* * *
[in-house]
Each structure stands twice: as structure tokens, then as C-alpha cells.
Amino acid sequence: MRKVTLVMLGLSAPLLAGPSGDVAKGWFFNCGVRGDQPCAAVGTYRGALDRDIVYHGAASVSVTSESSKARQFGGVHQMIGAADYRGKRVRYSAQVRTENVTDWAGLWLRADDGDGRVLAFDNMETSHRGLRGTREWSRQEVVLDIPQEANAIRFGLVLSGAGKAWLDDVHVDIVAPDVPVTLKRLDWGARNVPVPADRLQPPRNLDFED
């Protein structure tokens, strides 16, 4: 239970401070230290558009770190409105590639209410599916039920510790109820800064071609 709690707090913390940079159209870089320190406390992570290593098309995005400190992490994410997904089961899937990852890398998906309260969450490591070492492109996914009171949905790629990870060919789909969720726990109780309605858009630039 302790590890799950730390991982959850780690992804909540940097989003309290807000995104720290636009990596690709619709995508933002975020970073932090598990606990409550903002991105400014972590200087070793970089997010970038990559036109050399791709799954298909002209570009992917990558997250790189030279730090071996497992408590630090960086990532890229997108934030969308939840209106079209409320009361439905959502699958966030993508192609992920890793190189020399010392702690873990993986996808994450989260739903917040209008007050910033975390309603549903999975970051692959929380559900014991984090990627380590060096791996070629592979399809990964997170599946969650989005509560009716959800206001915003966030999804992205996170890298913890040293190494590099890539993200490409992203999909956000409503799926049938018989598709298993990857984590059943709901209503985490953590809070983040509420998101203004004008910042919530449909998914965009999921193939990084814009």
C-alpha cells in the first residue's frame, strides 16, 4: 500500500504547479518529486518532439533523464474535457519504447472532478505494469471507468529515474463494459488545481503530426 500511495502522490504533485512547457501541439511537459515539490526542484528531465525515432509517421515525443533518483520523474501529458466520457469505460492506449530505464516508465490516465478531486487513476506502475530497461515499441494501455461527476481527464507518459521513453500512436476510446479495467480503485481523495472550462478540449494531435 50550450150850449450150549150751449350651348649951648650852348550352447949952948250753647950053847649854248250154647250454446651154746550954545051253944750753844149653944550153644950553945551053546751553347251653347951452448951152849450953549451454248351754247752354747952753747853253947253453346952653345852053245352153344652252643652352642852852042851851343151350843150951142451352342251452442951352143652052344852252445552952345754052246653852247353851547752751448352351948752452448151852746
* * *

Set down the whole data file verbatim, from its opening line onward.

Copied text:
[in-house]
Each structure stands twice: as structure tokens, then as C-alpha cells.
Amino acid sequence: MRKVTLVMLGLSAPLLAGPSGDVAKGWFFNCGVRGDQPCAAVGTYRGALDRDIVYHGAASVSVTSESSKARQFGGVHQMIGAADYRGKRVRYSAQVRTENVTDWAGLWLRADDGDGRVLAFDNMETSHRGLRGTREWSRQEVVLDIPQEANAIRFGLVLSGAGKAWLDDVHVDIVAPDVPVTLKRLDWGARNVPVPADRLQPPRNLDFED
């Protein structure tokens, strides 16, 4: 239970401070230290558009770190409105590639209410599916039920510790109820800064071609 709690707090913390940079159209870089320190406390992570290593098309995005400190992490994410997904089961899937990852890398998906309260969450490591070492492109996914009171949905790629990870060919789909969720726990109780309605858009630039 302790590890799950730390991982959850780690992804909540940097989003309290807000995104720290636009990596690709619709995508933002975020970073932090598990606990409550903002991105400014972590200087070793970089997010970038990559036109050399791709799954298909002209570009992917990558997250790189030279730090071996497992408590630090960086990532890229997108934030969308939840209106079209409320009361439905959502699958966030993508192609992920890793190189020399010392702690873990993986996808994450989260739903917040209008007050910033975390309603549903999975970051692959929380559900014991984090990627380590060096791996070629592979399809990964997170599946969650989005509560009716959800206001915003966030999804992205996170890298913890040293190494590099890539993200490409992203999909956000409503799926049938018989598709298993990857984590059943709901209503985490953590809070983040509420998101203004004008910042919530449909998914965009999921193939990084814009």
C-alpha cells in the first residue's frame, strides 16, 4: 500500500504547479518529486518532439533523464474535457519504447472532478505494469471507468529515474463494459488545481503530426 500511495502522490504533485512547457501541439511537459515539490526542484528531465525515432509517421515525443533518483520523474501529458466520457469505460492506449530505464516508465490516465478531486487513476506502475530497461515499441494501455461527476481527464507518459521513453500512436476510446479495467480503485481523495472550462478540449494531435 50550450150850449450150549150751449350651348649951648650852348550352447949952948250753647950053847649854248250154647250454446651154746550954545051253944750753844149653944550153644950553945551053546751553347251653347951452448951152849450953549451454248351754247752354747952753747853253947253453346952653345852053245352153344652252643652352642852852042851851343151350843150951142451352342251452442951352143652052344852252445552952345754052246653852247353851547752751448352351948752452448151852746